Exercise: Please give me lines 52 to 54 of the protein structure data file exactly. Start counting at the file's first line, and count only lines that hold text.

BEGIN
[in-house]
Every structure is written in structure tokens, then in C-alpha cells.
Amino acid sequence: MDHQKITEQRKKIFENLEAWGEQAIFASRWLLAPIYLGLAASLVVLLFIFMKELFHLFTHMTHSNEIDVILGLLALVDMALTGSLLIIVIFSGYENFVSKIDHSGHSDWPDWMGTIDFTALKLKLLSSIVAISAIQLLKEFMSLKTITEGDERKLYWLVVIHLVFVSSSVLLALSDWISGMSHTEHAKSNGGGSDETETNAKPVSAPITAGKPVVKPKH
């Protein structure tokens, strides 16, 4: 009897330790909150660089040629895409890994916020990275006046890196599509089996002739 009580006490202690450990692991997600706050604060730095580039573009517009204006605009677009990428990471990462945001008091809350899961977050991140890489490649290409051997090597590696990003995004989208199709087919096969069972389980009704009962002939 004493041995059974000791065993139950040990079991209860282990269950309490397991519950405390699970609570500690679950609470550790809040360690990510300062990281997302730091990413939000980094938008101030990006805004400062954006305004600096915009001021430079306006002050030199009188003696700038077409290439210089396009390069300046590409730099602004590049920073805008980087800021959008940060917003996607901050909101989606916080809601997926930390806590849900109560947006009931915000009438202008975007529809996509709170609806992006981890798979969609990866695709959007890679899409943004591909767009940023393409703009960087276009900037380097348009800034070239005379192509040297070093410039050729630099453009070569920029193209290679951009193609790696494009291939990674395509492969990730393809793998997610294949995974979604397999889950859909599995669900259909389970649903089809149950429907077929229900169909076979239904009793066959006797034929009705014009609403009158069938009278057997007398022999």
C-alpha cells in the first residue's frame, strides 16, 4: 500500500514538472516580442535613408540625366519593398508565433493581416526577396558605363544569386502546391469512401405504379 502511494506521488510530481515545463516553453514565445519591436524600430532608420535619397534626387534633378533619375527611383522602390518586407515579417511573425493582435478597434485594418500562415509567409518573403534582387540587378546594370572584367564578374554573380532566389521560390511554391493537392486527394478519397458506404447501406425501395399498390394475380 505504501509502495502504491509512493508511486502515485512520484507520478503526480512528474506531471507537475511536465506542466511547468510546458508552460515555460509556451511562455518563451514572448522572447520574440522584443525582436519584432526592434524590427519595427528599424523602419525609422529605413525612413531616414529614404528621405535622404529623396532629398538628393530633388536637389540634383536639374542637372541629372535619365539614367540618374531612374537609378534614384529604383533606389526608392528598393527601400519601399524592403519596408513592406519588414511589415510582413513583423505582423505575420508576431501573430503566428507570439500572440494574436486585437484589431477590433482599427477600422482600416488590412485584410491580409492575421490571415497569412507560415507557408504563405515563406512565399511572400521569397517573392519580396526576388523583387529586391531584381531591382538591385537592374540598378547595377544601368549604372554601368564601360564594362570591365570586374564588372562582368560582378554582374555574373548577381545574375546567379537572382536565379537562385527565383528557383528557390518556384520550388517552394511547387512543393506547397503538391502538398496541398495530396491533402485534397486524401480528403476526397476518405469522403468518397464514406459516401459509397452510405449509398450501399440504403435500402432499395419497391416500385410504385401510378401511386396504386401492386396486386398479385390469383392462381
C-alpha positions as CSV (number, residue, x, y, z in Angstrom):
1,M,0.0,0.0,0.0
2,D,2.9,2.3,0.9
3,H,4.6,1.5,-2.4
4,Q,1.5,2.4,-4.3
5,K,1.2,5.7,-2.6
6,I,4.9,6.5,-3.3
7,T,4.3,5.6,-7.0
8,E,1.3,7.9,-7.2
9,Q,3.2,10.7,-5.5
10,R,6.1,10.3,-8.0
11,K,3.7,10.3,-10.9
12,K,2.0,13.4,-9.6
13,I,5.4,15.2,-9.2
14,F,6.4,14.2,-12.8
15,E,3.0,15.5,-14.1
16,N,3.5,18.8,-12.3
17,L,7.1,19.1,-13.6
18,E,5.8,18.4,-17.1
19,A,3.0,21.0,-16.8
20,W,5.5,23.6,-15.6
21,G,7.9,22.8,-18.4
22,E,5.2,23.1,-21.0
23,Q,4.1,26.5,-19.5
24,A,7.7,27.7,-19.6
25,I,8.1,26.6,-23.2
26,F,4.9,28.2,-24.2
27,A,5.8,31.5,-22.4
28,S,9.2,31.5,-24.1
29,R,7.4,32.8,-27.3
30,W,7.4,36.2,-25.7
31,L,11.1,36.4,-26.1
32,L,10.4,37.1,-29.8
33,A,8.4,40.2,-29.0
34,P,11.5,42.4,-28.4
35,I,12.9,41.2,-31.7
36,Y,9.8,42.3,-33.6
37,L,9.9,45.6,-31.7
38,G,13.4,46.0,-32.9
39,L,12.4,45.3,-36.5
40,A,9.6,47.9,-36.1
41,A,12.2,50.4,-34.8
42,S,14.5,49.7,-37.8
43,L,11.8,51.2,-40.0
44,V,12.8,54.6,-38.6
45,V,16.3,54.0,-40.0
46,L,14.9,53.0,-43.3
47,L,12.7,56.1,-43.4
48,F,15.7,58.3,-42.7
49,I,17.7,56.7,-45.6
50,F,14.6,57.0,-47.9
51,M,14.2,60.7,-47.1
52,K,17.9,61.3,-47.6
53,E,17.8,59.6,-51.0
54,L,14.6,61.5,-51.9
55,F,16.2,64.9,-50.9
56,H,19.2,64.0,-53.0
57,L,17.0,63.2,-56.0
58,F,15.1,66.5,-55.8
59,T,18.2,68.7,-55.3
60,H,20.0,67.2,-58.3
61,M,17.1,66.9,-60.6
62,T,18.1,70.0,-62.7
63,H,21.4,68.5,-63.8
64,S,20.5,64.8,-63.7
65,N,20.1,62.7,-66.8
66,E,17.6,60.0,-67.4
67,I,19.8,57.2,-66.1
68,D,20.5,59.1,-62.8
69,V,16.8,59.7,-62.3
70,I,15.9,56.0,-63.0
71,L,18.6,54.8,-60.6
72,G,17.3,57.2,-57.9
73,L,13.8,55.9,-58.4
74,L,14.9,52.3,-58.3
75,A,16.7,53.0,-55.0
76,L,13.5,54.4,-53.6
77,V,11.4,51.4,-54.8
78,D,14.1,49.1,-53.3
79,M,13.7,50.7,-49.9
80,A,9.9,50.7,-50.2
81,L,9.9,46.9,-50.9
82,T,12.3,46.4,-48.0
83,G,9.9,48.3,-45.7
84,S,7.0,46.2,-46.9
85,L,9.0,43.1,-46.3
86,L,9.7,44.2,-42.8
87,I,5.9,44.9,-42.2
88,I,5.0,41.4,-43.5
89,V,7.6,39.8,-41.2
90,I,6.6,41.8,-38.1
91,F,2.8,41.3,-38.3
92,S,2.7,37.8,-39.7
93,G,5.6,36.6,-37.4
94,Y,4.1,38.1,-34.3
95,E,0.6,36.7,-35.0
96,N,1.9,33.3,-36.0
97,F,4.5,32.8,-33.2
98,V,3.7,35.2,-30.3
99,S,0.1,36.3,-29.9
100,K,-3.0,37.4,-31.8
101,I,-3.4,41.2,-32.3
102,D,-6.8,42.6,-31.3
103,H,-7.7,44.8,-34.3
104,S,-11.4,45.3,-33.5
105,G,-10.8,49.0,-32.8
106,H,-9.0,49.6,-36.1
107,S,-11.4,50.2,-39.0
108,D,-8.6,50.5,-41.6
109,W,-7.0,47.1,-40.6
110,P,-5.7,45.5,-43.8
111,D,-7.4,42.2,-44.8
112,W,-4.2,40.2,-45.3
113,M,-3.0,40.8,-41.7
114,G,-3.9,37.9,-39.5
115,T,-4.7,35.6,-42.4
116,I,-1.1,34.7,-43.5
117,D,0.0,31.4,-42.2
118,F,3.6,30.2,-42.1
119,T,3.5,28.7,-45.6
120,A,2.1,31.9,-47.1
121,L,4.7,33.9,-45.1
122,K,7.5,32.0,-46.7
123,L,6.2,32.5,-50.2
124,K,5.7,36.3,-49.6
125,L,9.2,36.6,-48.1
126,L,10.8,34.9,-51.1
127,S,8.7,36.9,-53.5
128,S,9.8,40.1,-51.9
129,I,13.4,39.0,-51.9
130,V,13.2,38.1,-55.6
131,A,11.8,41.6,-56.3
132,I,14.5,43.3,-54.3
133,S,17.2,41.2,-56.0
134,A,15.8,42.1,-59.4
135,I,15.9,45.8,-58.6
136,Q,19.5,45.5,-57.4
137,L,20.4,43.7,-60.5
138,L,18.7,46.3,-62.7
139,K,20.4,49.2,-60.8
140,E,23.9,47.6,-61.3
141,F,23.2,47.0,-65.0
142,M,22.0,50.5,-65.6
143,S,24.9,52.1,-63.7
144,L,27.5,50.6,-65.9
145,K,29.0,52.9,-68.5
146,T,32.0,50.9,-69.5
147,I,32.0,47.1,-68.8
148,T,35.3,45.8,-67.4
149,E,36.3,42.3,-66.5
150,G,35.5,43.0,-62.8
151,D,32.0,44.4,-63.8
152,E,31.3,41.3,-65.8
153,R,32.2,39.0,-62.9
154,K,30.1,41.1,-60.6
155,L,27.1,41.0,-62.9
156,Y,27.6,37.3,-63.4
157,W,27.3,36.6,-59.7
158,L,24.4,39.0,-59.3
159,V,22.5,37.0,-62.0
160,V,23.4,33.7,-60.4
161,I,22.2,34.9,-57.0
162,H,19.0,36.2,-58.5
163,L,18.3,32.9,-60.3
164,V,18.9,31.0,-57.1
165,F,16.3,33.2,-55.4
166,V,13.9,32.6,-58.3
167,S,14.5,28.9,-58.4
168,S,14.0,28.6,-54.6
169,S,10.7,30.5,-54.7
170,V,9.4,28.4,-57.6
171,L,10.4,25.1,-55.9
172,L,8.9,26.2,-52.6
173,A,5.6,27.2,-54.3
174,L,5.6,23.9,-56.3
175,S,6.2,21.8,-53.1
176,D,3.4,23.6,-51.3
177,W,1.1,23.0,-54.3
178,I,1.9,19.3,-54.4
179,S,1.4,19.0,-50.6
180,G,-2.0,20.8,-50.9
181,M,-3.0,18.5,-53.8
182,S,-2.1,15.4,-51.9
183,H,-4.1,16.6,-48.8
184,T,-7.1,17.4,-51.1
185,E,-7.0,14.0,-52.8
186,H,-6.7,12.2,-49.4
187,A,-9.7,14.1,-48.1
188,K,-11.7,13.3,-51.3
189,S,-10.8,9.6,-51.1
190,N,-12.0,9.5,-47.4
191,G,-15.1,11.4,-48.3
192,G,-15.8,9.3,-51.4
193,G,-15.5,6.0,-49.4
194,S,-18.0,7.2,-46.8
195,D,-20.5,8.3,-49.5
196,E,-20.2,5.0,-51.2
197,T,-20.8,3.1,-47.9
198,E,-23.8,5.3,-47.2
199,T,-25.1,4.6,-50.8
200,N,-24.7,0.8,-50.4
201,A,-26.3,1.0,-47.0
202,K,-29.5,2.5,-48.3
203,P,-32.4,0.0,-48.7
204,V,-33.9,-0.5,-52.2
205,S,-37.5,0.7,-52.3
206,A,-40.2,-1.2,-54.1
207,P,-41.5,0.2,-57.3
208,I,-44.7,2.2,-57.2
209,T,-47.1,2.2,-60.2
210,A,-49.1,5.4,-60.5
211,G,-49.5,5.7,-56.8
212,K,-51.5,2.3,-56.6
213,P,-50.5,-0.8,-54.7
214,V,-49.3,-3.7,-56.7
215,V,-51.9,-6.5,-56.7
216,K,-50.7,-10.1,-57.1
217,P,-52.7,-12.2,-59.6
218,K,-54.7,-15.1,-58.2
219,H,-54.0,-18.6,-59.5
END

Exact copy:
46,L,14.9,53.0,-43.3
47,L,12.7,56.1,-43.4
48,F,15.7,58.3,-42.7